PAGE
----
On 4 June 2023, an impressive march took place in the center of Warsaw. Hundreds of thousands of people, even half a miion, according to the organisers, marched to express their disagreement with Law and Justice, the ruling party, policies. They came to warn that Polish democracy is in danger and to decalre that they were ready to defend or restore it. Was the event impressive? Indeed. Will it bring the new quality to Polish politics? Not really.
The entire transcription of Małgorzata’s video comment is available below.
The date chosen for the march is not an accident. On 4th June 1989, Polish citizens had the chance to vote in so-called contract elections or partially free elections, in the format agreed between the opposition and the ruling Communist Party. As decided upon the historic Roundtable negotiations, Polish citizens were to choose members of the bicameral parliament, with the Senate being entirely free and Sejm, or the lower chamber, divided between the ruling party and the opposition in proportion 65 to 35%. The result of the election was an overwhelming victory of the opposition, which took all the freely available places in the Parliament. In addition, some of the most prominent party members, including the then Prime Minister Mieczyslaw Rakowski, were not elected to the parliament at all. A great victory for the opposition and the real beginning of Polish liberal democracy. For the organizers of yesterday’s march (we record this comment on 5 June) this is an anniversary when authoritarianism was destroyed and the era of freedom started in Poland. Therefore, this is a perfect symbol day when a new stage of fighting for Polish democracy, this time against the right wing authoritarians, might start.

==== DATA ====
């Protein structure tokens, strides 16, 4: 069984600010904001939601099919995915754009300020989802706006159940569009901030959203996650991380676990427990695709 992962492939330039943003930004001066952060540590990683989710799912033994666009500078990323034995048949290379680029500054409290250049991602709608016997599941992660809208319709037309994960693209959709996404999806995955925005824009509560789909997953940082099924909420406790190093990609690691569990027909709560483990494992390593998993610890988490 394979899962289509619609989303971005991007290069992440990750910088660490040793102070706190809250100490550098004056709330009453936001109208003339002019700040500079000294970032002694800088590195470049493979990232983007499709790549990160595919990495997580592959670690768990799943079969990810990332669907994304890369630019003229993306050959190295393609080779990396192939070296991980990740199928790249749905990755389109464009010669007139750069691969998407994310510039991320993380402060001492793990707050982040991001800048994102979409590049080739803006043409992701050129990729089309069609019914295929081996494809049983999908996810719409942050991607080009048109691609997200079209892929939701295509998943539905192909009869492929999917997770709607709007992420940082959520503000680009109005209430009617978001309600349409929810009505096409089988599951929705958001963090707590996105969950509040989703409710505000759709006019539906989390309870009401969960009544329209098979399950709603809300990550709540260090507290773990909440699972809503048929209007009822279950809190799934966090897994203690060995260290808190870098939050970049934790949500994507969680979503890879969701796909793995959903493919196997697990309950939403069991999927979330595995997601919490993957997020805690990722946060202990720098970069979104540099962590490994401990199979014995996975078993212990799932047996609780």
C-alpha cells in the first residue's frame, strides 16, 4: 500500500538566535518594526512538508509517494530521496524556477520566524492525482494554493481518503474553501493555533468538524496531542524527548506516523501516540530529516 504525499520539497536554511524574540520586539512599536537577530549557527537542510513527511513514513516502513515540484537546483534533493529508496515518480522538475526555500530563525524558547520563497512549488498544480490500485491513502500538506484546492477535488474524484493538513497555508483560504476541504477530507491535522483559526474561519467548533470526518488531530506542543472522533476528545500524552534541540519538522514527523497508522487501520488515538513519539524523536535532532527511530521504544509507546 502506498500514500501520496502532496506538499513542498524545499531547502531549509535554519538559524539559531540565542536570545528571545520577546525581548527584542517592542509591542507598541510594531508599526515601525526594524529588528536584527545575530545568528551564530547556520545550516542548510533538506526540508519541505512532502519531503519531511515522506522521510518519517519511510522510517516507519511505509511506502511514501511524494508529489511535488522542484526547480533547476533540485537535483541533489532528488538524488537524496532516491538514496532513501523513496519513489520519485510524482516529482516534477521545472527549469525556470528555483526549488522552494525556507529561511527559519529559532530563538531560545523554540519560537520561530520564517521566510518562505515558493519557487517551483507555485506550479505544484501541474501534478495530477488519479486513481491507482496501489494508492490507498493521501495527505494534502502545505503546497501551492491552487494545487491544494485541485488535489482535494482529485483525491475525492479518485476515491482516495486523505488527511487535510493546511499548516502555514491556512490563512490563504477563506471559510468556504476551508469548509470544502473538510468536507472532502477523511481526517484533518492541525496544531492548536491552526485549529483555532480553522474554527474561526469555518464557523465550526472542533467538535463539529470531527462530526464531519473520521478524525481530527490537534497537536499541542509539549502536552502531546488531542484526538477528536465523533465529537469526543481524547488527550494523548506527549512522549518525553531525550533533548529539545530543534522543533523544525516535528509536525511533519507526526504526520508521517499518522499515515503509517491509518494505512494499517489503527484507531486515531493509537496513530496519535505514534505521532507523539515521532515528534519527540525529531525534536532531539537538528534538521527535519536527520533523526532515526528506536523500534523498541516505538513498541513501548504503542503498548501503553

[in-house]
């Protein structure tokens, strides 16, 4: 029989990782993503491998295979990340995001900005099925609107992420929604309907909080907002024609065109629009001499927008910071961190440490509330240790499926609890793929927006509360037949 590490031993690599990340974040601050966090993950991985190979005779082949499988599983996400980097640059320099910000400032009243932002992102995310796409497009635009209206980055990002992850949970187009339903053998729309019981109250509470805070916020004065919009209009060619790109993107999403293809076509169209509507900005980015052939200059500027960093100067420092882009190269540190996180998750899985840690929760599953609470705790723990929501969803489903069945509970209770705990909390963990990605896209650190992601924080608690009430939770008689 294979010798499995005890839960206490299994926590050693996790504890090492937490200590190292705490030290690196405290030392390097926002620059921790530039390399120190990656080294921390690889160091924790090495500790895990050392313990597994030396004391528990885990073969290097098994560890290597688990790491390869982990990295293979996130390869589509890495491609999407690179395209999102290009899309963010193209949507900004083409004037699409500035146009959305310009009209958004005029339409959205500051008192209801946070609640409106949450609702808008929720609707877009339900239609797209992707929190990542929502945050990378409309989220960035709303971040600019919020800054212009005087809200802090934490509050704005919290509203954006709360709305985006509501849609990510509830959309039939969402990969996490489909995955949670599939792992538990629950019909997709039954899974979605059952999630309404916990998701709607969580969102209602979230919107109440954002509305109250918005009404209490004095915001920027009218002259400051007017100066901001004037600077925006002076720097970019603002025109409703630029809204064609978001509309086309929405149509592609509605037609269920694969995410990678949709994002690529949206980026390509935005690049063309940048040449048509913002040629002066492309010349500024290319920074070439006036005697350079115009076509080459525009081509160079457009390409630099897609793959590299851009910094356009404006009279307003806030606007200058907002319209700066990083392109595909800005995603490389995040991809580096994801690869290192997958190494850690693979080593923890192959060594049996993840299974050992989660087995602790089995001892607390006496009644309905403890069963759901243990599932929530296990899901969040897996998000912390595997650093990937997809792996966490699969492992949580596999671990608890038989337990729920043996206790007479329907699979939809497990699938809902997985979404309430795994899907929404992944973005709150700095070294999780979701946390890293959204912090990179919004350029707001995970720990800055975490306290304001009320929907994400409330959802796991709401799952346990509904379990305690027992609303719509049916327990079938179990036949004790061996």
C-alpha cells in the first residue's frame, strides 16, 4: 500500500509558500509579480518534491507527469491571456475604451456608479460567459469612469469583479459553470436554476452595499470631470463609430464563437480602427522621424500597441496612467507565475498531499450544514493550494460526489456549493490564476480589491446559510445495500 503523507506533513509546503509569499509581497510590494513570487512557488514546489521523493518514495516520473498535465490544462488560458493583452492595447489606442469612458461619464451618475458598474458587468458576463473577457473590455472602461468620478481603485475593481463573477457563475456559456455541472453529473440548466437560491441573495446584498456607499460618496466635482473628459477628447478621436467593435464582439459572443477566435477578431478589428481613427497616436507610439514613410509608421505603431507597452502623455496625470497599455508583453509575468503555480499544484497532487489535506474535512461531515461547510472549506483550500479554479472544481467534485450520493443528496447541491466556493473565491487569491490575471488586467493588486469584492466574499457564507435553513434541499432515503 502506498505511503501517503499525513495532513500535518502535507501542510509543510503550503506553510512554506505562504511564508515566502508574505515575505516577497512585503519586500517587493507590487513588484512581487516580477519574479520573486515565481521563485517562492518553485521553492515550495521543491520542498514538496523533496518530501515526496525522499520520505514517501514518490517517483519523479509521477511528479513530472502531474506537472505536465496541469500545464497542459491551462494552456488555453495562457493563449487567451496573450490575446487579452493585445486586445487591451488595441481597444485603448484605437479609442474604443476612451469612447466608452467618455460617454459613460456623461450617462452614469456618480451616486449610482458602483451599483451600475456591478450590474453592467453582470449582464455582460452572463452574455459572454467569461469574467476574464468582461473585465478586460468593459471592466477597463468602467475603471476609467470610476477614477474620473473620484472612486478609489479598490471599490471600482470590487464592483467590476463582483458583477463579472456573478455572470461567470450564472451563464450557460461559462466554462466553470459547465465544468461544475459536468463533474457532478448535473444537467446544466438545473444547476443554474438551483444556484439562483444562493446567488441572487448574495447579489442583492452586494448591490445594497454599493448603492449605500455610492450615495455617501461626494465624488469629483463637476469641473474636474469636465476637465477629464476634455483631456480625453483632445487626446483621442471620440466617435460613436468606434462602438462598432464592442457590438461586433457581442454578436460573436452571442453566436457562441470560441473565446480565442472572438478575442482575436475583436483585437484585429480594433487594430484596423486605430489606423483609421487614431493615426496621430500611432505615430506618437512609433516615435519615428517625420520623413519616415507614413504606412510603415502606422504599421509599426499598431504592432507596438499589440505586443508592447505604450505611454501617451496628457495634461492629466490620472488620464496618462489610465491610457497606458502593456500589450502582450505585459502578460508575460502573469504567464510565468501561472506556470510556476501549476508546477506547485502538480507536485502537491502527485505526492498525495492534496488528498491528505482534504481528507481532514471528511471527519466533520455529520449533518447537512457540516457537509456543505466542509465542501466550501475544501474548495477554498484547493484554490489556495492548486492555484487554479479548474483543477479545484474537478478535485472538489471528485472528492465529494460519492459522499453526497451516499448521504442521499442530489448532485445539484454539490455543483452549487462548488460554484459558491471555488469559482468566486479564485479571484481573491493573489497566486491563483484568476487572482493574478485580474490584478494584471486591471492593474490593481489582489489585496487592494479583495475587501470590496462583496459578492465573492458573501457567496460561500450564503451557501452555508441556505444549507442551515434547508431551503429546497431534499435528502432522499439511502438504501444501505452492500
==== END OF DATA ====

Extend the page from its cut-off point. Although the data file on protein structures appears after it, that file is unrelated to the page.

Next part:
The only problem with this symbol is that, as one survey showed before the march, more than 50% of Polish people do not really recognize it. They either don’t remember the date of this partially free elections or don’t think that their lives changed for the better at that point.
The march looked basically like all the big opposition events we witnessed during last years, even if it was bigger in numbers. There was Donald Tusk, the leader of Civic Platform, the biggest opposition party, speaking from the stage. All the key opposition parties declared support for the event, even though it was Tusk and the Civic platform that stood as the main organizers (and thus the main political beneficiaries). In Tusk’s spech, there were no elements we had not heard. He spoke about real Poland being here on the march. He spoke that he saw a lot of people ready to fight for democracy. And he also said that the era of freedom was coming again. I believe that people who were in the square at that time genuinely believed he was saying the truth. And I believe that this was an authentic expression of their political views. However, the other half of Poland, those people who do not believe Tusk and those who vote for Law and Justice, simply stayed home… and believed with an equal resoluteness what their political leaders said. And the government’s rhetorical response was harsh. They called the march the event where liars assembled. They said that the only Tusk’s aim was to regain power and to make Polish people poor again.
So while one side of the Polish political conflict is self-identifying as democracy fighters, the other side believes, with the same easiness, that Law and Justice is the only party that actually worked for the good of Polish people and that the liberal opposition must be stopped at any cost.
The march did not prove that the opposition is getting new new sympathizers or new voters. It only proved that both sides of the Polish conflict have a big reservoir of very mobilized and very, very convicted sympathizers who are ready to participate in the events aimed at the other side of the conflict. There is no will for dialogue. I will say in a moment why I think the dialogue is even not possible at this stage. There is also no willingness to search for some third ways or some other political forces that could synthesize the best elements of each option.